Brain Pickings

Posts Tagged ‘psychology’

09 MAY, 2013

Autonomy, Mastery, Purpose: The Science of What Motivates Us, Animated

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“When the profit motive gets unmoored from the purpose motive, bad things happen.”

The question of how to avoid meaningless labor and instead find fulfilling work brimming with a sense of purpose is an enduring but, for many, elusive cultural ideal. Daniel Pink tackles the conundrum in this wonderful animation by the RSA — who have previously sketch-noted such fascinating pieces of cultural psychology as the truth about dishonesty, the power of introverts, where good ideas come from, what’s wrong with the left-brain/right-brain dichotomy, the broken industrial model of education, and how choice limits social change — based on his book Drive: The Surprising Truth About What Motivates Us (public library).

Pink shares the counterintuitive results of two studies that reveal the inner workings of what influences our behavior — and the half-truth of why money can’t buy us satisfaction:

The best use of money as a motivator is to pay people enough to take the issue of money off the table: Pay people enough so that they’re not thinking about money and they’re thinking about the work. Once you do that, it turns out there are three factors that the science shows lead to better performance, not to mention personal satisfaction: autonomy, mastery, and purpose.

In Drive, Pink goes on to illustrate why the traditional carrots-and-sticks paradigm of extrinsic reward and punishment doesn’t work, pointing instead to his trifecta of intrinsic motivators: Autonomy, or the desire to be self-directed; Mastery, or the itch to keep improving at something that’s important to us; and Purpose, the sense that what we do produces something transcendent or serves something meaningful beyond than ourselves.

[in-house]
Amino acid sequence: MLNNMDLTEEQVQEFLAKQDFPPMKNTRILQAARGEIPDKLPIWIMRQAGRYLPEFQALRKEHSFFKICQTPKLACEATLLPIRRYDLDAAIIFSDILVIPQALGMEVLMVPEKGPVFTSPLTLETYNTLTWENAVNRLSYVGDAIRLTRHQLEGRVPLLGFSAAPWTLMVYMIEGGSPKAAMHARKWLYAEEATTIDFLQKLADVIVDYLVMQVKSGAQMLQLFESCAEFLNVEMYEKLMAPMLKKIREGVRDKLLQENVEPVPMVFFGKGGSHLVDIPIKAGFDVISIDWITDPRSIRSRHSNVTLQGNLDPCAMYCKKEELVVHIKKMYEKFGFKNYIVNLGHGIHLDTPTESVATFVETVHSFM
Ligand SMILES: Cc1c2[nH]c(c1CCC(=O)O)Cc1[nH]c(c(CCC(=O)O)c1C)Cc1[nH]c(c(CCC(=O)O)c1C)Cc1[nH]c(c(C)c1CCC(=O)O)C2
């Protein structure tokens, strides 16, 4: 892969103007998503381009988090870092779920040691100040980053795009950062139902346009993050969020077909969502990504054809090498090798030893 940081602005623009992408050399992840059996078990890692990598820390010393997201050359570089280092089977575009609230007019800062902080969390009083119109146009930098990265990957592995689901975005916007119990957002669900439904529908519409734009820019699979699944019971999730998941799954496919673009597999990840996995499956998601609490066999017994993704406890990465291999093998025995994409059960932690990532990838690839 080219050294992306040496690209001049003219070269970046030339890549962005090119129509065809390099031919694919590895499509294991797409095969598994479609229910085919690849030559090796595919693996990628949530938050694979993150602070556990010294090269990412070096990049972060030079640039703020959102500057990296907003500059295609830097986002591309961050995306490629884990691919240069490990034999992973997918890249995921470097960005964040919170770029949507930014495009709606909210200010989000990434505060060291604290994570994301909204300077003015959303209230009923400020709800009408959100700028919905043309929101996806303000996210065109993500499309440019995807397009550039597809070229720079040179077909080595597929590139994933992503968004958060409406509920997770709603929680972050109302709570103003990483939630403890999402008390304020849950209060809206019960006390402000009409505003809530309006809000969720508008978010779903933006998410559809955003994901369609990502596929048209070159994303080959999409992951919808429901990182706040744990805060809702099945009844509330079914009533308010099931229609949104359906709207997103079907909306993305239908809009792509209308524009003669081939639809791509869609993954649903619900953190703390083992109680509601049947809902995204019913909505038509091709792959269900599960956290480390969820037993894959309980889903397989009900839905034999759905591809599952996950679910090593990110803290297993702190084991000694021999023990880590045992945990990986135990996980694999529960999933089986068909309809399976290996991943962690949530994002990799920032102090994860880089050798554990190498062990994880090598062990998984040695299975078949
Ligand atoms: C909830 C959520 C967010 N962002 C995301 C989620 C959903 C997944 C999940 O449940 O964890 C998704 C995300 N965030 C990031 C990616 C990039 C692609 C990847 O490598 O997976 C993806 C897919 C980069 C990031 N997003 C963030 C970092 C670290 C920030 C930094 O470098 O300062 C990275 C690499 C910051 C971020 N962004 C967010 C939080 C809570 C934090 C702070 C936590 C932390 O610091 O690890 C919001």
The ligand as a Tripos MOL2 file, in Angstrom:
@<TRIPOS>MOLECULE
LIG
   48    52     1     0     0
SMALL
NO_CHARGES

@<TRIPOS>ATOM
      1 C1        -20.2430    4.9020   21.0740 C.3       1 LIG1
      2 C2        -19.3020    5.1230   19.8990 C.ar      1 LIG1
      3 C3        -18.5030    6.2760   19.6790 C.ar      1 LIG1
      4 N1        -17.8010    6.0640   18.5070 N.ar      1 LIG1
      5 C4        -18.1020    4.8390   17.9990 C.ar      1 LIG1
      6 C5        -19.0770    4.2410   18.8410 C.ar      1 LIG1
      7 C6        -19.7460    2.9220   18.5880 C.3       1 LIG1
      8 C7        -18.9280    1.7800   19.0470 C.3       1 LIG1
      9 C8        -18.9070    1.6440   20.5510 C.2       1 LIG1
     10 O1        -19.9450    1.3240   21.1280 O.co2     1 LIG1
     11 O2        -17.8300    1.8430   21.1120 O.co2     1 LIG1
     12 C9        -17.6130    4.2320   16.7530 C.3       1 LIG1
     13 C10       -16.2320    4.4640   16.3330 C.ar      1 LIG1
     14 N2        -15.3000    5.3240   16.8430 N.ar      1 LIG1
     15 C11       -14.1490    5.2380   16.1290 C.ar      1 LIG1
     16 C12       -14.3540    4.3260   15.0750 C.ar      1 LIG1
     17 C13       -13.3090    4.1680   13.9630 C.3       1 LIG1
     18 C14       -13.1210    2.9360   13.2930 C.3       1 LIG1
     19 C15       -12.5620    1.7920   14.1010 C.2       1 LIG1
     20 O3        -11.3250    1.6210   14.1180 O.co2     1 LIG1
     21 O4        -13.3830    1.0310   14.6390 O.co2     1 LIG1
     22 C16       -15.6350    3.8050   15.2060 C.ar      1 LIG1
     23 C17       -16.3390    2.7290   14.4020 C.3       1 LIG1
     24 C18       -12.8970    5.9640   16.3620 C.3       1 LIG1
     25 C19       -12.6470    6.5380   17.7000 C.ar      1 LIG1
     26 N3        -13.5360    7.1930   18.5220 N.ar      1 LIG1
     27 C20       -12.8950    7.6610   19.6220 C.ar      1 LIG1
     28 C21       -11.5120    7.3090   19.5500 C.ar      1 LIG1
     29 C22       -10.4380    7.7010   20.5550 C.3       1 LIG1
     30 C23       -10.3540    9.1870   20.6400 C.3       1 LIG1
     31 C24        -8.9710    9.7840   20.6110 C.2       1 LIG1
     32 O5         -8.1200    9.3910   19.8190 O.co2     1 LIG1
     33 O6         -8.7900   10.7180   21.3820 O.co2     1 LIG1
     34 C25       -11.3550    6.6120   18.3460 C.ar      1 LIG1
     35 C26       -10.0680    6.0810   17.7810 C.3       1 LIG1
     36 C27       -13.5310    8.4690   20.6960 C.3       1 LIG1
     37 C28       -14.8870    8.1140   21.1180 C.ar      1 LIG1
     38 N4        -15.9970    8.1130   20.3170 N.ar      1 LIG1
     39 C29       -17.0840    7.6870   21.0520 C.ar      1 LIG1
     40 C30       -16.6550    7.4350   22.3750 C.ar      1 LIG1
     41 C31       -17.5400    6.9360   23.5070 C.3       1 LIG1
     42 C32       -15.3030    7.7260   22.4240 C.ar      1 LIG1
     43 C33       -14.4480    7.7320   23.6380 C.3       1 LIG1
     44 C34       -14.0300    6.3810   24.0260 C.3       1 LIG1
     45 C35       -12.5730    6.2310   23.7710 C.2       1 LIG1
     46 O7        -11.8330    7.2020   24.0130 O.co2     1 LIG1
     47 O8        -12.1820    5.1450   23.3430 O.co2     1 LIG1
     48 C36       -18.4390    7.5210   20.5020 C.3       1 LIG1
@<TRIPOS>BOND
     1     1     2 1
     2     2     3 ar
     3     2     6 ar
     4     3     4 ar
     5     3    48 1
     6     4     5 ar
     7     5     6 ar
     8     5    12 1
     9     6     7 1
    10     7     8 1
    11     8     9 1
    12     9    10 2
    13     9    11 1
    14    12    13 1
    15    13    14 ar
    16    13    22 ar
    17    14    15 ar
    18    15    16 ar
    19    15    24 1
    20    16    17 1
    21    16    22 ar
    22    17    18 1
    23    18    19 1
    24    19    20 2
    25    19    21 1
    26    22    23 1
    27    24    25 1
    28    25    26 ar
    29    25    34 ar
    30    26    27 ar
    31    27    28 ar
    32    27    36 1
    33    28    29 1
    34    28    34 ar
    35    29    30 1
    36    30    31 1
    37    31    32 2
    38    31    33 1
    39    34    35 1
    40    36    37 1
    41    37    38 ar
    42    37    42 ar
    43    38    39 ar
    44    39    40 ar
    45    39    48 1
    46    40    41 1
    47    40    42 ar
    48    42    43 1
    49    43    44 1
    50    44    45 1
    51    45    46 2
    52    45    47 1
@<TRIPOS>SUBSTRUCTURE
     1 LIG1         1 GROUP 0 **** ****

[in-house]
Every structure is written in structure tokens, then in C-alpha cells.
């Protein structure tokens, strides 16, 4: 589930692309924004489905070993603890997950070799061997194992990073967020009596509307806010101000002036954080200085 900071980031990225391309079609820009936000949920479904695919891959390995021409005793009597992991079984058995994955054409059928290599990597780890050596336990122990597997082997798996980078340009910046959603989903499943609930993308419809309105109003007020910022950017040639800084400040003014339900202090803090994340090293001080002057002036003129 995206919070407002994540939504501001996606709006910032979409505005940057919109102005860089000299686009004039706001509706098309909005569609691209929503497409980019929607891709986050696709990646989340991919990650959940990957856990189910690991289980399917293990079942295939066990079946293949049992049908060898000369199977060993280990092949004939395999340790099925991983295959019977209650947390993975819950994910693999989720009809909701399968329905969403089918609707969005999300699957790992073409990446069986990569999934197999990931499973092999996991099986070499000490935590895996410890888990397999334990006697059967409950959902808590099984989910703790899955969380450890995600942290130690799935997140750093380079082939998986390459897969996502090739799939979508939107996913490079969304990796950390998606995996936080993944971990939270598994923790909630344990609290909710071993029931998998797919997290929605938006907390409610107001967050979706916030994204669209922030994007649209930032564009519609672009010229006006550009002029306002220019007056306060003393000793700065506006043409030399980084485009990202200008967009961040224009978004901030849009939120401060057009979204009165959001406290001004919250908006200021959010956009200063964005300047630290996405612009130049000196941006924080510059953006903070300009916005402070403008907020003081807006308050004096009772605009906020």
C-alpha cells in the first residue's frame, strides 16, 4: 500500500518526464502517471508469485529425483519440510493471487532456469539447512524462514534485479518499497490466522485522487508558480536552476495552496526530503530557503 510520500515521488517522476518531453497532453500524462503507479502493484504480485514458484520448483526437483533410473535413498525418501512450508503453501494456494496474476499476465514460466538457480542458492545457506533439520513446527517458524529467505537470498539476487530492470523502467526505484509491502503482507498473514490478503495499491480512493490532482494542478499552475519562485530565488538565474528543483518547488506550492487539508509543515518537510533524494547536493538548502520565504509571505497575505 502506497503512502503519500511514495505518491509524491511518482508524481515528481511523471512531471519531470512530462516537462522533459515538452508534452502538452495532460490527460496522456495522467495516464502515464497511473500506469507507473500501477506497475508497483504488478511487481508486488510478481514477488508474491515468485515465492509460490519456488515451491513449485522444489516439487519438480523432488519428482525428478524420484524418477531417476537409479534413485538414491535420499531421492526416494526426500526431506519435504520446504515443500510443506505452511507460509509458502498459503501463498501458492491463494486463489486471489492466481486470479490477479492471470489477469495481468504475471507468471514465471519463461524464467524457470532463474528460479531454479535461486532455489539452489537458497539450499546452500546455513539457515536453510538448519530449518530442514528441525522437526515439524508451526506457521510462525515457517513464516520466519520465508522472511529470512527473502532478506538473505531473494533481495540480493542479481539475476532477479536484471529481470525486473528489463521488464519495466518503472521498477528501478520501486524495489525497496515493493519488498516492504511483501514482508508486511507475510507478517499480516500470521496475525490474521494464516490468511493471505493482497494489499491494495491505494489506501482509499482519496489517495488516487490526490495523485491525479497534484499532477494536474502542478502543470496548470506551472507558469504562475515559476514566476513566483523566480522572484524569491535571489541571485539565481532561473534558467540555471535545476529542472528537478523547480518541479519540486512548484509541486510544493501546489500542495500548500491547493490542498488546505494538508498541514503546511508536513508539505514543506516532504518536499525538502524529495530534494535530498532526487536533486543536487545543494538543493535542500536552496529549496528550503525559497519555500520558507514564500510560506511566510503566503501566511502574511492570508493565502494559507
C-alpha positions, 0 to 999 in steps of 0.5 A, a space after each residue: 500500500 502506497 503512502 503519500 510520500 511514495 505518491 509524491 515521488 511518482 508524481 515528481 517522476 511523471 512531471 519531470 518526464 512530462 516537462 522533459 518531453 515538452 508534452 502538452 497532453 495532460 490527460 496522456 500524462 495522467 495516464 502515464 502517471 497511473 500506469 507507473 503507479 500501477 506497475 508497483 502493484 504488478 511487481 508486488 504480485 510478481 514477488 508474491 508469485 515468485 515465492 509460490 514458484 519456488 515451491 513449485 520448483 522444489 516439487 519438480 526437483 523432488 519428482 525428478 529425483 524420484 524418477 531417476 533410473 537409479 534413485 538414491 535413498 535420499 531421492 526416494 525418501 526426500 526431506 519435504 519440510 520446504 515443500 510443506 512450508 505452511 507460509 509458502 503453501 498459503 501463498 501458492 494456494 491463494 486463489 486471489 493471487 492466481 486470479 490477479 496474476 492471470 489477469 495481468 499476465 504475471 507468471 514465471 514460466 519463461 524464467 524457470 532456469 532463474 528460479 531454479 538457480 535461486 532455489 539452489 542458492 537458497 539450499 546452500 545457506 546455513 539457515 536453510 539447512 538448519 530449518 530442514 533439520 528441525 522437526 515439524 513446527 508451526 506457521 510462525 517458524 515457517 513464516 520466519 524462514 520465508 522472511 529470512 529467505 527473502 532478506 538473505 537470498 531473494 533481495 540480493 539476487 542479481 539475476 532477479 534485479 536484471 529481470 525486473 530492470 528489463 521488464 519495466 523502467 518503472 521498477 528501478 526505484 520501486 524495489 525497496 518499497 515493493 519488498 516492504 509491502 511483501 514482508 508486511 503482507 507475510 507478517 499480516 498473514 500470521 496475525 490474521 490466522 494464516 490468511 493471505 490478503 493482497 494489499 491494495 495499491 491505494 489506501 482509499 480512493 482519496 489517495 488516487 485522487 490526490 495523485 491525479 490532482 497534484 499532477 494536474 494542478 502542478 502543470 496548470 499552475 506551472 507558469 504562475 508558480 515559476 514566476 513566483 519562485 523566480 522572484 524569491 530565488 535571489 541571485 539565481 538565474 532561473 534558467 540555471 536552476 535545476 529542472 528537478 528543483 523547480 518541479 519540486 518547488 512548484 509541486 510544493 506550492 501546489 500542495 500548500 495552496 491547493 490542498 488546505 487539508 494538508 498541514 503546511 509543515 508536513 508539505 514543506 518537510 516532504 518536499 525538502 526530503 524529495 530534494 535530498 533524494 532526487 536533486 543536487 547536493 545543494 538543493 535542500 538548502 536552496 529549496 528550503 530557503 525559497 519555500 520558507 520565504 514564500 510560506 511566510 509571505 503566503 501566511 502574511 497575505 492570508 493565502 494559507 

Also of note is Pink’s TED talk on the subject:

In his follow-up to Drive, Pink dissects the secret of selling your ideas with his signature blend of counterintuitive science and practical psychology. Pair with his insights on how we construct our identity in a material world.

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09 MAY, 2013

David Foster Wallace’s Timeless Graduation Speech on the Meaning of Life, Adapted in a Short Film

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“The real value of a real education … has almost nothing to do with knowledge and everything to do with simple awareness.”

On May 21, 2005, David Foster Wallace got up before the graduating class of Kenyon college and delivered one of history’s most memorable commencement addresses. It wasn’t until Wallace’s death in 2008 that the speech took on a life of its own under the title This Is Water, and was even adapted into a short book. Now, the fine folks of The Glossary have remixed an abridged version of Wallace’s original audio with a sequence of aptly chosen images to give one pause:

UPDATE: The David Foster Wallace Literary Trust exemplifies everything that’s wrong with copyright law. What a shame, this travesty of cultural legacy.

The most obvious, important realities are often the ones that are hardest to see and talk about. Stated as an English sentence, of course, this is just a banal platitude. But the fact is that, in the day-to-day trenches of adult existence, banal platitudes can have a life-or-death importance.

Hear the full speech in its sublime entirety, along with transcript and highlights, here, then wash it down with Wallace on ambition and why writers write.

Thanks, Matt

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08 MAY, 2013

Our Objects, Ourselves

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“If one changes internally, one should not continue to live with the same objects.”

Last week’s meditation on the psychology of identity in a material world reminded me of a passage from The Diary of Anais Nin, Vol. 4: 1944-1947 (public library) — the same tome that gave us Nin on the meaning of life, why emotional excess is essential to creativity, and a prescient anecdote of gun control failure.

In September of 1944, amidst the physical and spiritual devastation of WWII, Nin writes in her diary:

The physical as a symbol of the spiritual world. The people who keep old rags, old useless objects, who hoard, accumulate: are they also keepers and hoarders of old ideas, useless information, lovers of the past only, even in its form of detritus?

[…]

I have the opposite obsession. In order to change skins, evolve into new cycles, I feel one has to learn to discard. If one changes internally, one should not continue to live with the same objects. They reflect one’s mind and psyche of yesterday. I throw away what has no dynamic, living use. I keep nothing to remind me of the passage of time, deterioration, loss, shriveling.

And yet we attach enormous significance to objects. But perhaps Henry Miller, Nin’s longtime lover and friend, had it right after all when he observed that “all is change, all is flux, all is metamorphosis.”

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